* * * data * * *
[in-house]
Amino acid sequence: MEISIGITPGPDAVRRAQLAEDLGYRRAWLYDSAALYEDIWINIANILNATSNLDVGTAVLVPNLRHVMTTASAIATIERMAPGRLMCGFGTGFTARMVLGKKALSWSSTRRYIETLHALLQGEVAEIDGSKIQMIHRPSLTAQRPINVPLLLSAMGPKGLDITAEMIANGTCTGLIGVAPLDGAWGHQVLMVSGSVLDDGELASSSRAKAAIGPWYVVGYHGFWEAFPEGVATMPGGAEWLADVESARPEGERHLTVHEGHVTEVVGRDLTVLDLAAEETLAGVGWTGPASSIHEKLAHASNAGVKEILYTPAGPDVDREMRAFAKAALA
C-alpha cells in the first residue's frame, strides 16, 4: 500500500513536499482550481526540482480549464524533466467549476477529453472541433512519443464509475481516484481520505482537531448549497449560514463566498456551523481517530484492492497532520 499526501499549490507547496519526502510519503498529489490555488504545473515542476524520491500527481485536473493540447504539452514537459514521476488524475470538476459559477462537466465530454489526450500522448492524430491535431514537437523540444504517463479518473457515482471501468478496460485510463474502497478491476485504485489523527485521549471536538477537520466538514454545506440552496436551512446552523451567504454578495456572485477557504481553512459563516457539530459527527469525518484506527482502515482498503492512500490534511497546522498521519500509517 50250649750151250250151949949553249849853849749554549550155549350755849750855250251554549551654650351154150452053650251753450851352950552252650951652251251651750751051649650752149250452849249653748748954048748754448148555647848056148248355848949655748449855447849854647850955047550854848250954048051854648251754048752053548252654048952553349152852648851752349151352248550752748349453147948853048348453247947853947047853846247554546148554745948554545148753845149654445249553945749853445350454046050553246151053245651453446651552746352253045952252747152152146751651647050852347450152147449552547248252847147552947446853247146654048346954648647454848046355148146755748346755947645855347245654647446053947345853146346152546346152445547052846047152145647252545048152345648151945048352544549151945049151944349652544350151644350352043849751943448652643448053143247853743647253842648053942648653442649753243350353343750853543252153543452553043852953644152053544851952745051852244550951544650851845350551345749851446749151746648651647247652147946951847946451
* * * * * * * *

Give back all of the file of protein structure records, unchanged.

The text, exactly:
[in-house]
Amino acid sequence: MEISIGITPGPDAVRRAQLAEDLGYRRAWLYDSAALYEDIWINIANILNATSNLDVGTAVLVPNLRHVMTTASAIATIERMAPGRLMCGFGTGFTARMVLGKKALSWSSTRRYIETLHALLQGEVAEIDGSKIQMIHRPSLTAQRPINVPLLLSAMGPKGLDITAEMIANGTCTGLIGVAPLDGAWGHQVLMVSGSVLDDGELASSSRAKAAIGPWYVVGYHGFWEAFPEGVATMPGGAEWLADVESARPEGERHLTVHEGHVTEVVGRDLTVLDLAAEETLAGVGWTGPASSIHEKLAHASNAGVKEILYTPAGPDVDREMRAFAKAALA
C-alpha cells in the first residue's frame, strides 16, 4: 500500500513536499482550481526540482480549464524533466467549476477529453472541433512519443464509475481516484481520505482537531448549497449560514463566498456551523481517530484492492497532520 499526501499549490507547496519526502510519503498529489490555488504545473515542476524520491500527481485536473493540447504539452514537459514521476488524475470538476459559477462537466465530454489526450500522448492524430491535431514537437523540444504517463479518473457515482471501468478496460485510463474502497478491476485504485489523527485521549471536538477537520466538514454545506440552496436551512446552523451567504454578495456572485477557504481553512459563516457539530459527527469525518484506527482502515482498503492512500490534511497546522498521519500509517 50250649750151250250151949949553249849853849749554549550155549350755849750855250251554549551654650351154150452053650251753450851352950552252650951652251251651750751051649650752149250452849249653748748954048748754448148555647848056148248355848949655748449855447849854647850955047550854848250954048051854648251754048752053548252654048952553349152852648851752349151352248550752748349453147948853048348453247947853947047853846247554546148554745948554545148753845149654445249553945749853445350454046050553246151053245651453446651552746352253045952252747152152146751651647050852347450152147449552547248252847147552947446853247146654048346954648647454848046355148146755748346755947645855347245654647446053947345853146346152546346152445547052846047152145647252545048152345648151945048352544549151945049151944349652544350151644350352043849751943448652643448053143247853743647253842648053942648653442649753243350353343750853543252153543452553043852953644152053544851952745051852244550951544650851845350551345749851446749151746648651647247652147946951847946451